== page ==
Lung cancer is one of the most common fatal diseases in the developed world. The disease is rarely cured by currently available therapies, with an overall survival rate of ∼10%. Characterizing novel proteins that offer crucial insights into the processes of lung tumour invasion and metastasis may therefore provide much-needed prognostic markers, and influence therapeutic strategies. Aberrant function of the integrin family of heterodimeric cell surface receptors is a common theme in cancer--investigation into novel integrin activity regulators may offer crucial insights into the processes of tumour invasion and metastasis and may reveal insights into potential therapeutic targets. We previously described that depletion of the novel multi-transmembrane domain protein Fam38A, located at the endoplasmic reticulum (ER), inactivates endogenous beta1 integrin affinity, reducing cell adhesion. We now show that depletion of Fam38A, also now known as Piezo1, causes anchorage independence and a switch to a reduced integrin-dependent mode of cell migration/invasion, a novel phenotype for this integrin-regulating protein. Normal lung epithelial cells show increased rates of migration by 2D time-lapse microscopy and increased capacity to invade into matrigel, despite having decreased integrin affinity. We confirm greatly depleted Fam38A expression in small cell lung cancer (SCLC) lines where a form of reduced integrin-dependent migration, i.e. amoeboid migration, is a known phenotype. We propose that loss of Fam38A expression may cause increased cell migration and metastasis in lung tumours.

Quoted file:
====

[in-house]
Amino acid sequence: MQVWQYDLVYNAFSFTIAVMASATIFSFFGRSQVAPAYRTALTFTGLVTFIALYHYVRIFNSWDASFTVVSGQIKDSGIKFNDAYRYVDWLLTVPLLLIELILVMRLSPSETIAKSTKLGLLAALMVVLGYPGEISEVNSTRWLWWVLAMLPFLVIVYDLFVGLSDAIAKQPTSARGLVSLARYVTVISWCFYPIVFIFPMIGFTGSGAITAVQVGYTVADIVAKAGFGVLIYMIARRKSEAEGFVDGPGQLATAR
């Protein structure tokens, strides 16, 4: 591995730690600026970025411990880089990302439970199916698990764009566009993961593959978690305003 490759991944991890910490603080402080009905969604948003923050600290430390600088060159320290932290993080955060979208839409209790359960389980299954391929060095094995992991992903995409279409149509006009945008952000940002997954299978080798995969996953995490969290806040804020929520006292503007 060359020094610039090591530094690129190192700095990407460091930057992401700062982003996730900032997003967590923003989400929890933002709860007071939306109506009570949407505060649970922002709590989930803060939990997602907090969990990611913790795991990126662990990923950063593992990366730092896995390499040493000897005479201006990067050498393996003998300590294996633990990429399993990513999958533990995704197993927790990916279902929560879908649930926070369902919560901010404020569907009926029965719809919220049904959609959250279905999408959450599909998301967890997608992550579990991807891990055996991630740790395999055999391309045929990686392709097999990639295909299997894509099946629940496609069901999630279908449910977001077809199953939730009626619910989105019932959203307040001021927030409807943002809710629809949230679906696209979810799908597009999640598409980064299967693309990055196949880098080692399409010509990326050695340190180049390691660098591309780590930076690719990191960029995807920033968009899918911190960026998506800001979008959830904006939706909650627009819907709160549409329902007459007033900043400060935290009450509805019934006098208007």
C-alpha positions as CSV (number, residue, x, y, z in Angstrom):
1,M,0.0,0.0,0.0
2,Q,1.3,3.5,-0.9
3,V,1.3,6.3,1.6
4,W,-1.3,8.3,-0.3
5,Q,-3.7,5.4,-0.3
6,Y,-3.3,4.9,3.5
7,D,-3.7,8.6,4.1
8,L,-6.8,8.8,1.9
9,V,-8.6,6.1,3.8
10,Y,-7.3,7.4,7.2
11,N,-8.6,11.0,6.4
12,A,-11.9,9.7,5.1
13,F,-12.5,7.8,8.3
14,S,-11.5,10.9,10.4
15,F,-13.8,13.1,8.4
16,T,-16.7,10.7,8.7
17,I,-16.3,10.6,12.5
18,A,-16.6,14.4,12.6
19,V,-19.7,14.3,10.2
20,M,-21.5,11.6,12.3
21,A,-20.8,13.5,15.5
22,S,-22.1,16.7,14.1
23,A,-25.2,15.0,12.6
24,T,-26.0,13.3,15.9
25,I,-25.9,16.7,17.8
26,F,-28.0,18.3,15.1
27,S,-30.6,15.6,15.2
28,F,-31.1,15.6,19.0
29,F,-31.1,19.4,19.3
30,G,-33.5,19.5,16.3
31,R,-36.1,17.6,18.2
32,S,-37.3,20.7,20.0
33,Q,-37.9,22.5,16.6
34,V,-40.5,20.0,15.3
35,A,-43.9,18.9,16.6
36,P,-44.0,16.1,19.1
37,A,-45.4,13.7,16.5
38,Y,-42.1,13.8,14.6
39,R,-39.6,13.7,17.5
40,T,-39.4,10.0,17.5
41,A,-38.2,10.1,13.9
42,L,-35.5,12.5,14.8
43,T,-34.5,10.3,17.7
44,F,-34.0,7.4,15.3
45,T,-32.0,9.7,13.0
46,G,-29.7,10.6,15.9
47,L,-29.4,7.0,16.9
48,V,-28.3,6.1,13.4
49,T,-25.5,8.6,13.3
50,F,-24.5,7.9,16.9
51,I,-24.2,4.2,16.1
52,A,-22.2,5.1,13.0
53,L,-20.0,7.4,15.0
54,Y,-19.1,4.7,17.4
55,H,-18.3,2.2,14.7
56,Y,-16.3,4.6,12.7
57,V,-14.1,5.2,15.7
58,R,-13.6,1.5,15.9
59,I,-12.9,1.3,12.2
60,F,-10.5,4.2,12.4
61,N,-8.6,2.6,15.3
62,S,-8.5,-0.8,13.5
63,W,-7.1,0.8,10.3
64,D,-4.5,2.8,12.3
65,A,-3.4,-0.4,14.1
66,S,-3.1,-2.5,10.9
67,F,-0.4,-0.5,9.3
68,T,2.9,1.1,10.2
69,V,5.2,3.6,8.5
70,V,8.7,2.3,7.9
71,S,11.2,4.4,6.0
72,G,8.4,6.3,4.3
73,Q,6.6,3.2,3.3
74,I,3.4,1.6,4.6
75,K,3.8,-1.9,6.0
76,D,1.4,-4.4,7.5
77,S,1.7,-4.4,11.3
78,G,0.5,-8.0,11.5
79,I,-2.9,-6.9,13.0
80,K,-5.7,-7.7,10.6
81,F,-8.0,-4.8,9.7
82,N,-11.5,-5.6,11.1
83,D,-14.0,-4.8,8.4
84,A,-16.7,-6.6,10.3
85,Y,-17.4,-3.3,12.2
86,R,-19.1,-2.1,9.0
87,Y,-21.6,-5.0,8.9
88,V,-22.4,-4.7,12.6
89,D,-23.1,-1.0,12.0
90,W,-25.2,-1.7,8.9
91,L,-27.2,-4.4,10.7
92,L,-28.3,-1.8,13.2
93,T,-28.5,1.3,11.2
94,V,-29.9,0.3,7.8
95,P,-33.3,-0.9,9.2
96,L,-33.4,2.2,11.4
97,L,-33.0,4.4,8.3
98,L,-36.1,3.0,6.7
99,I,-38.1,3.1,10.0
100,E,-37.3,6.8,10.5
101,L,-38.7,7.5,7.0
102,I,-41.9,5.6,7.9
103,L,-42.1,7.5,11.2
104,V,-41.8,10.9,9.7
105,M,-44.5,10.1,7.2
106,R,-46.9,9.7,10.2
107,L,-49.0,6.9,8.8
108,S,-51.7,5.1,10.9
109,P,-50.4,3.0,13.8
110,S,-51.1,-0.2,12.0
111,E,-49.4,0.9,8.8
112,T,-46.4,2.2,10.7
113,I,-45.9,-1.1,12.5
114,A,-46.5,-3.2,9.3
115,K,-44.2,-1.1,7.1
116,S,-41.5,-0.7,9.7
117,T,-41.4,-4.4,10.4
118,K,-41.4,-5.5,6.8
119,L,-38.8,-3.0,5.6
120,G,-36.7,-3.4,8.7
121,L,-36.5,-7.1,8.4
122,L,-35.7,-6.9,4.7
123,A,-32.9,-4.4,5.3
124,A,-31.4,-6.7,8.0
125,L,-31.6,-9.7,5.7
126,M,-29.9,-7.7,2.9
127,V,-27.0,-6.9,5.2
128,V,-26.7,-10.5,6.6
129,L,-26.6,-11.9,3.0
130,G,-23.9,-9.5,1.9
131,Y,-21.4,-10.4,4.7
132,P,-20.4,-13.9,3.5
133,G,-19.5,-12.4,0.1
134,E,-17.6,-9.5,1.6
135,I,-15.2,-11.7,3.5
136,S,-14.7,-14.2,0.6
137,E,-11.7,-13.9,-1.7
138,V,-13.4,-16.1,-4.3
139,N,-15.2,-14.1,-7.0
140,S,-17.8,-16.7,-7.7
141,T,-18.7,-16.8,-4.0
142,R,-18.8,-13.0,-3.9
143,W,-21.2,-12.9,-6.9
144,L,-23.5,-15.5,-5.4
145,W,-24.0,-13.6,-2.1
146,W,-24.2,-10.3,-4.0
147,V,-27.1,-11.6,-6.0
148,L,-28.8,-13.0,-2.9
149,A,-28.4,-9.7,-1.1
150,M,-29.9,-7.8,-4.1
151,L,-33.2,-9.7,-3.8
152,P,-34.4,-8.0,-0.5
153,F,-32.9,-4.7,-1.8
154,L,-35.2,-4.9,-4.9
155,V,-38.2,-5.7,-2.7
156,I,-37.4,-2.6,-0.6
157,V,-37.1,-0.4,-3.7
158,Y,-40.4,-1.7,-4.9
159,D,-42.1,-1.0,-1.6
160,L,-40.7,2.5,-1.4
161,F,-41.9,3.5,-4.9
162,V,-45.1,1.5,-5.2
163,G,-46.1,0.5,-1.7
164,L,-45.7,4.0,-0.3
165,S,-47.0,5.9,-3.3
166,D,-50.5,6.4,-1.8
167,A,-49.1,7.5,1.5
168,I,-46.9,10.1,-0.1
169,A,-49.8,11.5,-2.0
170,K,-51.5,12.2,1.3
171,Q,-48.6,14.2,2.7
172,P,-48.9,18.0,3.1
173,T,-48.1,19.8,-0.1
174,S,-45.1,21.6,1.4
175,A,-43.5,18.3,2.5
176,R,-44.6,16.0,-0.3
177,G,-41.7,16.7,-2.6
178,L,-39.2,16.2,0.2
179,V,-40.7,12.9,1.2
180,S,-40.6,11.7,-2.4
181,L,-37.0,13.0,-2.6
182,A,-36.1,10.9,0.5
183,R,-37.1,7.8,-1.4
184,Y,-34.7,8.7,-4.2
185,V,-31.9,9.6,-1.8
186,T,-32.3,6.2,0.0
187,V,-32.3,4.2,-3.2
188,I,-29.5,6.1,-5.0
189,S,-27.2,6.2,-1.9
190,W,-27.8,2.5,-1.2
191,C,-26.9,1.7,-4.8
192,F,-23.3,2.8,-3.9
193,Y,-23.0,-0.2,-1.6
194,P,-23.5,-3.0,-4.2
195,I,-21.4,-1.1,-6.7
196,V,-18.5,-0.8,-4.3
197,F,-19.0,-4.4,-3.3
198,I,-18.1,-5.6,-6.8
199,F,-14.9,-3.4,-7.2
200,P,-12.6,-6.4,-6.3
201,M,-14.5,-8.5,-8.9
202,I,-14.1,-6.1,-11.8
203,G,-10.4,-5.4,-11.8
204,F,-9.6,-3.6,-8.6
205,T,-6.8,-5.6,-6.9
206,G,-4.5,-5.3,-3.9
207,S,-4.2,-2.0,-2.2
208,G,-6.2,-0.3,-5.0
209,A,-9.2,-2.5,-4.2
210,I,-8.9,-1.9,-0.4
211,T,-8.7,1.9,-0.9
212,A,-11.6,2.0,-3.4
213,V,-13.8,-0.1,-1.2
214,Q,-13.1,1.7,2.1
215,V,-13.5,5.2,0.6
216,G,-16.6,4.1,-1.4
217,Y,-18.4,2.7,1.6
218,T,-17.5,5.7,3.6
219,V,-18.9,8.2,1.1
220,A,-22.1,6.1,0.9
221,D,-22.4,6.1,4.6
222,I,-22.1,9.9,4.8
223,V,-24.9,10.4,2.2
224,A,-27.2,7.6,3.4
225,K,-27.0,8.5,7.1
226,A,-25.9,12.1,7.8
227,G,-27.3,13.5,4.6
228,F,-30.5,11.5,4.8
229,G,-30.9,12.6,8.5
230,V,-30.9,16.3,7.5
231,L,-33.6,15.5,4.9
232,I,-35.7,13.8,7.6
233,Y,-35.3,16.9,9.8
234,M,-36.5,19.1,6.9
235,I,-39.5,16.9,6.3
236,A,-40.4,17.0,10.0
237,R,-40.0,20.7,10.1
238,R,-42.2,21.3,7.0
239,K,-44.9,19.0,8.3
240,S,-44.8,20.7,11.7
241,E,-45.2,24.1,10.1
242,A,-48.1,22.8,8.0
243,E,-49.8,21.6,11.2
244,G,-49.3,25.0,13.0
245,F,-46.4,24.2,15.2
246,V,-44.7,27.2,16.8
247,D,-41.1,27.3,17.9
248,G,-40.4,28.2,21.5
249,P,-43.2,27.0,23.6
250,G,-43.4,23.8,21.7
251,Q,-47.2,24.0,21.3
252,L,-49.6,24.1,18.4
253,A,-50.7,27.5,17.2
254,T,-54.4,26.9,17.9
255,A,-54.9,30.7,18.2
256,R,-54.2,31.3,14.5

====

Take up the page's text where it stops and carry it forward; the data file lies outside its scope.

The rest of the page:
McHugh, B. J., Murdoch, A., Haslett, C., & Sethi, T. (2012). Loss of the integrin-activating transmembrane protein Fam38A (Piezo1) promotes a switch to a reduced integrin-dependent mode of cell migration. PLoS ONE, 7(7). https://doi.org/10.1371/journal.pone.0040346